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The Honorable Patrick Leahy
United States Senator
Statement Of Senator Patrick Leahy (D-Vt.),
I thank the witnesses who are here today to testify about the Fair Elections Now Act. I have joined Senator Durbin again this Congress to introduce this bill, which I hope will help to stem the tide of corporate influence and restore public confidence in congressional elections. This legislation will improve our democracy by reducing the effect of large donors and special interests. A similar system has been extremely successful in Vermont, and is long overdue in our Federal elections.
I first supported this legislation last Congress because I recognized the need to level the playing field in congressional politics, and minimize the role of special interests in our elections. Now, in the wake of last year's Citizens United decision, this legislation is more important than ever.
In Citizens United, five Supreme Court justices cast aside a century of law and opened the floodgates for corporations to drown out individual voices in our elections. The broad scope of the decision was unnecessary and improper, and gives corporations virtually unfettered influence over American elections by removing limits on independent expenditures. At the expense of hardworking Americans, the Supreme Court ruled that corporations could become the predominant influence in our elections for years to come. We have already seen the consequences of this decision last November, as business contributions overwhelmed individual voices in elections across the country.
I was disappointed last summer when the Senate was unable to proceed to consideration of the DISCLOSE Act, another important legislative proposal that would help curtail corporate influence in elections. In the months leading up to the midterm elections, the minority party in the Senate joined together to prevent even debate on the bill. Those efforts to filibuster a motion to proceed to the legislation ignored the real world impact of the Citizens United decision, and its influence on our democratic process.
It is difficult to overstate the potential for harm embodied in the Citizens United decision, which threatens the fairness of our political process. Action is needed to prevent special interests from unduly influencing our elections, and to ensure that legislating, not fundraising, is the full-time job of any member of Congress. This legislation will ensure that candidates can mount viable campaigns without relying on corporate money to fund their candidacies.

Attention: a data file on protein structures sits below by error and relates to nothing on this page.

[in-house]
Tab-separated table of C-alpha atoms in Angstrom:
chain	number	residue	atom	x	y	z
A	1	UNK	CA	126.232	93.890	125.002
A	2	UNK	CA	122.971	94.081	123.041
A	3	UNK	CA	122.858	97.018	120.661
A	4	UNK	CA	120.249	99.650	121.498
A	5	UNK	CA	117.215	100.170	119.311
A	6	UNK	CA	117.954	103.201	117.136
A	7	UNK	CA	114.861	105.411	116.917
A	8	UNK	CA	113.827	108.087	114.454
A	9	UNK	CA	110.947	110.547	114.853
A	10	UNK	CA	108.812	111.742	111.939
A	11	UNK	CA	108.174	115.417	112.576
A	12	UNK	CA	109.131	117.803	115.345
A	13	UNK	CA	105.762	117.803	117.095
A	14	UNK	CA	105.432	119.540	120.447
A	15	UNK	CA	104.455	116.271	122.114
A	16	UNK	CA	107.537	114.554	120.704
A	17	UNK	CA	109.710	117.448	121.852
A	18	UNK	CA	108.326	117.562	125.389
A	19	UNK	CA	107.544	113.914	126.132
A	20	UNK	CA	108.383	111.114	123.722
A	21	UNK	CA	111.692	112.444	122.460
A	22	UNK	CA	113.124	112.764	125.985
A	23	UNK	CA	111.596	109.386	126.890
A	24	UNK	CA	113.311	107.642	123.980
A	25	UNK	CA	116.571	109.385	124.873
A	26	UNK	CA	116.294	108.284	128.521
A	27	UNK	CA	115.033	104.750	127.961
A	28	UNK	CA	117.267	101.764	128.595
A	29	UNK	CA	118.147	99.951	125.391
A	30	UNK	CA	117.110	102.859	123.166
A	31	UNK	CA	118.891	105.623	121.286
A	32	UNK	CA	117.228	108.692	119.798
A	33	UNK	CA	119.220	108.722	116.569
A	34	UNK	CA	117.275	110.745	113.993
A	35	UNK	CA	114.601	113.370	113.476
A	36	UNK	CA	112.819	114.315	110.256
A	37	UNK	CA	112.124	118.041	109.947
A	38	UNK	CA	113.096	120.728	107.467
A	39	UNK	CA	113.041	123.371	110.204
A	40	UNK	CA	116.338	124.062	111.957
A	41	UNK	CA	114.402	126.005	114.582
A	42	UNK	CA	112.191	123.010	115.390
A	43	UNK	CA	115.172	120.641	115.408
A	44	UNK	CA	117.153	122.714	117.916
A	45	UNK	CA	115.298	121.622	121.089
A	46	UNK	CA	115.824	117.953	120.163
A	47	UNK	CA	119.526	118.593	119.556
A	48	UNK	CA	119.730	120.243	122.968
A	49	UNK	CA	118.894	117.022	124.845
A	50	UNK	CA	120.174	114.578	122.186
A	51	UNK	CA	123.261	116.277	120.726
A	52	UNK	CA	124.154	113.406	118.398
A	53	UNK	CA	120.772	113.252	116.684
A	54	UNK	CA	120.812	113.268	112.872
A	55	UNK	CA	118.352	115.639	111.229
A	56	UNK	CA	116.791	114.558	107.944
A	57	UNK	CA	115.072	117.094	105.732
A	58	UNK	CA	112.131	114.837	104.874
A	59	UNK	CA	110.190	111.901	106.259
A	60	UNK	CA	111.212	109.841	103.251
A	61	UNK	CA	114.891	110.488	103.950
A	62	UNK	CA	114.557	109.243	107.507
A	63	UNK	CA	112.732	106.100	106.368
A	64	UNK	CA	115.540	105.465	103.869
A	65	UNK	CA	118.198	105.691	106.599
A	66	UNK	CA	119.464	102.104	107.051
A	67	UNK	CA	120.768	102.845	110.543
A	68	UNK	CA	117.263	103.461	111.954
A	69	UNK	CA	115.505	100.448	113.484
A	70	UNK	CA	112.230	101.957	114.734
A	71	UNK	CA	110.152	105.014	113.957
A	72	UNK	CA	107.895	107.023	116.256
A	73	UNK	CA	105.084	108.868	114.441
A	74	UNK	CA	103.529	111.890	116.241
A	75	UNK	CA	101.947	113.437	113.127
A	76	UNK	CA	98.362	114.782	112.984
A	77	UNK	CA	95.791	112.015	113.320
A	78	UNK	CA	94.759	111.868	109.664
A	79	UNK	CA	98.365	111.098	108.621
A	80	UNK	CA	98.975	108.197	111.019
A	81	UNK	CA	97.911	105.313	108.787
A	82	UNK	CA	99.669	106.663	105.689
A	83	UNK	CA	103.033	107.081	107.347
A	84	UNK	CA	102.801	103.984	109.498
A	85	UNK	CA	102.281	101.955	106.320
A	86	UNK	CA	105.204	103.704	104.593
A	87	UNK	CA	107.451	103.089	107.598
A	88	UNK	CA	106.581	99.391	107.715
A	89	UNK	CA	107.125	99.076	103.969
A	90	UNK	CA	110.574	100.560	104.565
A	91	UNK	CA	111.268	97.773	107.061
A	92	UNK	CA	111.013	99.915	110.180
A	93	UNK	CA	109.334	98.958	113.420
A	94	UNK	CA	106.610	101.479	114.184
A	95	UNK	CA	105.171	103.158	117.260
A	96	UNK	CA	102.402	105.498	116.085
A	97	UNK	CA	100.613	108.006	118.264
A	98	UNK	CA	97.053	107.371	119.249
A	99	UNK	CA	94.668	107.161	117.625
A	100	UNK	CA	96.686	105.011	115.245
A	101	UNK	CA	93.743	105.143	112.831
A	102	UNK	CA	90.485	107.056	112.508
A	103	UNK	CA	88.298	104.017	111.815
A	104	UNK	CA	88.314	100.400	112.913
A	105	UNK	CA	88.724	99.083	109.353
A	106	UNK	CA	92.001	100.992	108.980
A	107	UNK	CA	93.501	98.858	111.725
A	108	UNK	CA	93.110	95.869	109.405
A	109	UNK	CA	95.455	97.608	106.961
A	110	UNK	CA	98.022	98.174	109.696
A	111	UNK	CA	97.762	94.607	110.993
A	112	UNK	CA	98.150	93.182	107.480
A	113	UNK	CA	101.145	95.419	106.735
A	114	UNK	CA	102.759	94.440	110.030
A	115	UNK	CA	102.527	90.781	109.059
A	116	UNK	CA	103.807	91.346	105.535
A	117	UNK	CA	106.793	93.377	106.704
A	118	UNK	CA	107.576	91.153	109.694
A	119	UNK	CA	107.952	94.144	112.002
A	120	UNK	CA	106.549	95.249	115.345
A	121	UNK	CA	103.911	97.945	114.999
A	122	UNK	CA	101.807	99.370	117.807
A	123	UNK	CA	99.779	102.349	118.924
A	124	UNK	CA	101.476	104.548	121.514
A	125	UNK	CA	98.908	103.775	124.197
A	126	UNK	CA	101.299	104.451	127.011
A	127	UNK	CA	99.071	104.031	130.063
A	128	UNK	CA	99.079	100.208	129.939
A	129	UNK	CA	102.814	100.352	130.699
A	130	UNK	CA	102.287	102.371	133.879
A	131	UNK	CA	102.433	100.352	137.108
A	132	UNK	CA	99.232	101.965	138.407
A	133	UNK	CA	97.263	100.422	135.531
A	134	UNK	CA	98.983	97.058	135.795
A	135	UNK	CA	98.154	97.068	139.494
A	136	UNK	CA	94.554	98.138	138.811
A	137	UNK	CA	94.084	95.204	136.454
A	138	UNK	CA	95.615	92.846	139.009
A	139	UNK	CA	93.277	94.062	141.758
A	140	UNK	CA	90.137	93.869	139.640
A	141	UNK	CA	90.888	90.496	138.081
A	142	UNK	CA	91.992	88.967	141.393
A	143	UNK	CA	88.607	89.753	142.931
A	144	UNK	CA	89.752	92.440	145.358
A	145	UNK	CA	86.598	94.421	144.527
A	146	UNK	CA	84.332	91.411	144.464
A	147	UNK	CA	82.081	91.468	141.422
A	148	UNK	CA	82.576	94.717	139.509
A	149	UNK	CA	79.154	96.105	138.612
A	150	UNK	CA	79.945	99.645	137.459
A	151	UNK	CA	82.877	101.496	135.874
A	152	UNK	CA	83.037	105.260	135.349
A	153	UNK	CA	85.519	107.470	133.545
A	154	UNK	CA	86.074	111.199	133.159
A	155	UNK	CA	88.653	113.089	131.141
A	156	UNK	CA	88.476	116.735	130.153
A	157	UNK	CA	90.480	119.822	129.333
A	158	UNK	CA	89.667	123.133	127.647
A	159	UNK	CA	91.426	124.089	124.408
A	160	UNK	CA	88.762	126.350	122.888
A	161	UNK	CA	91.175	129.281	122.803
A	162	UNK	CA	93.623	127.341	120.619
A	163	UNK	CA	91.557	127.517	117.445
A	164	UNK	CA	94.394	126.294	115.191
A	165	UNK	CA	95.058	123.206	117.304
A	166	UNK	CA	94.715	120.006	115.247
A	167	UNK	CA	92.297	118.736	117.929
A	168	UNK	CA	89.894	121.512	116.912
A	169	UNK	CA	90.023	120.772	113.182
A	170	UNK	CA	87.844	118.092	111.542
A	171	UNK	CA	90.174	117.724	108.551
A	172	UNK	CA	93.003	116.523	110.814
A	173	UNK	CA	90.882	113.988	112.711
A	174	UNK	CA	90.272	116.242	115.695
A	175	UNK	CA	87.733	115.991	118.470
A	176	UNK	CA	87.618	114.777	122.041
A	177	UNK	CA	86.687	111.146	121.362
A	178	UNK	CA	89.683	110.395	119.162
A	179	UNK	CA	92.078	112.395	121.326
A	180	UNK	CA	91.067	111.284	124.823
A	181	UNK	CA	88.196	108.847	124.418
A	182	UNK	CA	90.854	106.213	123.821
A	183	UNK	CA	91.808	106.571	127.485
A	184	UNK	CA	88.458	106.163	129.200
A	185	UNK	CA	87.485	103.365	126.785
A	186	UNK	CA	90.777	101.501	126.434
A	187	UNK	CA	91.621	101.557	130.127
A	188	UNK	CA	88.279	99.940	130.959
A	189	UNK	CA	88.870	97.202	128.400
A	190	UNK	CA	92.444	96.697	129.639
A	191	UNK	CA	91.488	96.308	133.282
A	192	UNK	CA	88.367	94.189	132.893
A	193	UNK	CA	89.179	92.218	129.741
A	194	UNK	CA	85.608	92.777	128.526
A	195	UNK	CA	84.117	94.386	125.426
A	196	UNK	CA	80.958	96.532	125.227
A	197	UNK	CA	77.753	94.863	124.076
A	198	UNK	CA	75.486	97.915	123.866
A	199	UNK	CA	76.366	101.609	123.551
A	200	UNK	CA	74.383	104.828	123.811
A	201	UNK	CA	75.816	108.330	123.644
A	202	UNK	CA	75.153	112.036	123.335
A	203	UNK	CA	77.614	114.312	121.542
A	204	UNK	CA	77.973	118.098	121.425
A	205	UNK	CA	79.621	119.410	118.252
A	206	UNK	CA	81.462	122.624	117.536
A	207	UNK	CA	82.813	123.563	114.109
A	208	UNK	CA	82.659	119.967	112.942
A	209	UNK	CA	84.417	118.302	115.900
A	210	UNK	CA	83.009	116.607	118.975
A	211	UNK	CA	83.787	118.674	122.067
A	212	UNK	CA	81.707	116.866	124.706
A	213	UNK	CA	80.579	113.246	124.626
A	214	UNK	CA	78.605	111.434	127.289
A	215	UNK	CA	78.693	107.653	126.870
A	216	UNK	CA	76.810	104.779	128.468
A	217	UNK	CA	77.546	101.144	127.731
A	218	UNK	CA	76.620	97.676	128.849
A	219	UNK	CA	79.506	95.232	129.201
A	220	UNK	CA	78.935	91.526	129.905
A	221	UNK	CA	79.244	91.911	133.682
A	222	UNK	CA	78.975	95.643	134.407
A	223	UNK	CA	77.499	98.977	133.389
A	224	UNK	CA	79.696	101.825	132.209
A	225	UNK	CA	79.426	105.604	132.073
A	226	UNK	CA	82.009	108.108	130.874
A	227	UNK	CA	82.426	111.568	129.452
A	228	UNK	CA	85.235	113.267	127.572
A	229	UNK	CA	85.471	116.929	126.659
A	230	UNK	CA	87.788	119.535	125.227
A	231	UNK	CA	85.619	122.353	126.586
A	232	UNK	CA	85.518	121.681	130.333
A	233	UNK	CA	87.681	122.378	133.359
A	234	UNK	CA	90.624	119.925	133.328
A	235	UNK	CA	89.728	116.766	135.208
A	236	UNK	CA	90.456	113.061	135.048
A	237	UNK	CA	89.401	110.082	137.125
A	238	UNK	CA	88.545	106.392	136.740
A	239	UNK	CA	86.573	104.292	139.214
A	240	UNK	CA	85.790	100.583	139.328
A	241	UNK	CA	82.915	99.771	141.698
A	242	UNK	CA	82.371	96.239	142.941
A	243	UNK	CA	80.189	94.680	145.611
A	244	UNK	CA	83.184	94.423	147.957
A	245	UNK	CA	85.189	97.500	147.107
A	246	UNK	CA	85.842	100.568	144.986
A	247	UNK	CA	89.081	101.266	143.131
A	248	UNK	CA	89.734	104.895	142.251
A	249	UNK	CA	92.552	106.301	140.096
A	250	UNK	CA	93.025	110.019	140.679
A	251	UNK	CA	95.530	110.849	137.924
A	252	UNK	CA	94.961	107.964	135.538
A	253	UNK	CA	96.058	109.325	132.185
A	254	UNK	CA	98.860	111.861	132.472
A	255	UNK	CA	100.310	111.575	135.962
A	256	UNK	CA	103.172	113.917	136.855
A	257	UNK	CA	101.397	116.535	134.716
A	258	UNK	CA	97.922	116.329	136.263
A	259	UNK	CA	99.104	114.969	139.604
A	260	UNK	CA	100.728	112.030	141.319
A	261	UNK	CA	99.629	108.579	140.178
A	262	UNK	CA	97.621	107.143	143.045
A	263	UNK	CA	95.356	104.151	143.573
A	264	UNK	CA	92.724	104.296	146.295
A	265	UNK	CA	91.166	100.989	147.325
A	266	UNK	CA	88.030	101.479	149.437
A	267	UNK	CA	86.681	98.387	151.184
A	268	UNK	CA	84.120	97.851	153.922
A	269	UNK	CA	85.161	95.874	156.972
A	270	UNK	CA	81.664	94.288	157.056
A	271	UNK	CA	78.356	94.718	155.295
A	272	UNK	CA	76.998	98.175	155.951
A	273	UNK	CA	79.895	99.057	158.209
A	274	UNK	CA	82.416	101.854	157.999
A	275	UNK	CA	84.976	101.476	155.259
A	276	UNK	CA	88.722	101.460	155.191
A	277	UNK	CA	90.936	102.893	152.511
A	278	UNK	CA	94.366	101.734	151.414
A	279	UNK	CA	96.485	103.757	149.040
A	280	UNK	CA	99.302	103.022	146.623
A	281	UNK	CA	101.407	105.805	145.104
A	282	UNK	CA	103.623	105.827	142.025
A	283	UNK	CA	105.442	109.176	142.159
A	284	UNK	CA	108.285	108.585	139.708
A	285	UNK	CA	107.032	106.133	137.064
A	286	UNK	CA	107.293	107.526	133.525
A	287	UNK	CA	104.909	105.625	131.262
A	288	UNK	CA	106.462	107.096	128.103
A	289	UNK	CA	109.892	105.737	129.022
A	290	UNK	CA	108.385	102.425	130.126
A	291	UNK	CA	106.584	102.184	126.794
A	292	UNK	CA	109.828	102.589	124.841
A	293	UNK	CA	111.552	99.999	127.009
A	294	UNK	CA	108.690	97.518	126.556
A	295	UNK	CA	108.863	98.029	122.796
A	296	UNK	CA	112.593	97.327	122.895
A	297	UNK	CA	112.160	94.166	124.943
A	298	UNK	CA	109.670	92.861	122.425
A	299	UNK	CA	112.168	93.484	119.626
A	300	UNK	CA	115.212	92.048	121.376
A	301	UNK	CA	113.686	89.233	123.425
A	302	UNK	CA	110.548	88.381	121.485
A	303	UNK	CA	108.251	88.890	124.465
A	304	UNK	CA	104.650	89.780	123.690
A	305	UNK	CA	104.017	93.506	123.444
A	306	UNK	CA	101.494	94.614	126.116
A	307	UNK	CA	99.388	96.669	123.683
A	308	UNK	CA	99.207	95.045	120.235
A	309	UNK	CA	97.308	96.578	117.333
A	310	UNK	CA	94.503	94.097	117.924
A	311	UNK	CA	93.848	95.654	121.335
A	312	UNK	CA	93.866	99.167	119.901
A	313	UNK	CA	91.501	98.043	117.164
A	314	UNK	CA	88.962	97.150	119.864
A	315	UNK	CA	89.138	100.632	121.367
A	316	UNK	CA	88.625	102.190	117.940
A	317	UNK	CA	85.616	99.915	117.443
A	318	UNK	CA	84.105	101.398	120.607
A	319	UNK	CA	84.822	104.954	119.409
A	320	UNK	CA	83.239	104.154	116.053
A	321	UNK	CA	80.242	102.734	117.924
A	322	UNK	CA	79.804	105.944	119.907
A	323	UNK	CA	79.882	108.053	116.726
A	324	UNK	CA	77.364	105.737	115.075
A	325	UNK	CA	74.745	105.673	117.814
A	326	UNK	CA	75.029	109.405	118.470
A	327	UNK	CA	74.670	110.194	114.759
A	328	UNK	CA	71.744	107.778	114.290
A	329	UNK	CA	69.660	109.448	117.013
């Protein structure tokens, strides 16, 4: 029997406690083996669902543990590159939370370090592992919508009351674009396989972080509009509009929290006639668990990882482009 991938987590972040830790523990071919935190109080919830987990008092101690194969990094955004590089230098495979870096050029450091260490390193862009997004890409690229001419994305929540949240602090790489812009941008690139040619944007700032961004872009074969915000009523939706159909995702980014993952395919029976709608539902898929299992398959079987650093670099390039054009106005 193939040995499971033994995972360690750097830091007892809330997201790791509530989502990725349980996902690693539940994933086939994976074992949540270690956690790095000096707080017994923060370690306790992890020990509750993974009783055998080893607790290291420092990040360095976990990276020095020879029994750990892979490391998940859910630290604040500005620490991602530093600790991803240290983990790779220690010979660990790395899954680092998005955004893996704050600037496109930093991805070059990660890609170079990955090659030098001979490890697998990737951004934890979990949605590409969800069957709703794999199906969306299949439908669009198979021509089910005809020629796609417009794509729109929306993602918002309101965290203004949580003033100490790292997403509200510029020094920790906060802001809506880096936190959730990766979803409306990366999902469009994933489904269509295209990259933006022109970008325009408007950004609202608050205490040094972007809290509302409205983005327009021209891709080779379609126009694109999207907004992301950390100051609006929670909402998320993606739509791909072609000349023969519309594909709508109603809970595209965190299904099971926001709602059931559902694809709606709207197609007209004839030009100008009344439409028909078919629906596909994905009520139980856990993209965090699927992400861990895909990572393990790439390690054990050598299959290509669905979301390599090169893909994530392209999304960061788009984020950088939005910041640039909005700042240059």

The Fair Elections Now Act is one step toward countering the harmful effects of Citizens United. Today, the cost of a congressional campaign is higher than ever before. This bill will establish a voluntary program for viable congressional candidates to accept Federal grants, matching funds, and vouchers to supplement money from small dollar donors. Rather than fundraising, this legislation will enable incumbent candidates more time to better represent their constituents, and it will level the playing field to give challengers the chance to better compete with established candidates without relying on wealthy donors to fund their entire campaign. No candidate will be required to participate in this program, but it will be available to any viable candidate who needs to compete without relying on wealthy donors and corporate interests.
The Fair Elections Now Act represents one important step toward minimizing corporate influence in the electoral process, and ensuring that candidates for Congress are neither beholden to corporate influence, nor so consumed with fundraising that they do not have the time necessary to legislate. Americans should expect bipartisan support for any legislation that would prevent corporations from drowning out citizens' own voices. This legislation does that, and I hope that Senators on both sides of the aisle will work to enact this important measure.
I look forward to working with Senator Durbin and all Senators to pass this important legislation, as well as other measures to open our electoral process, and push back against the impact of Citizens United.
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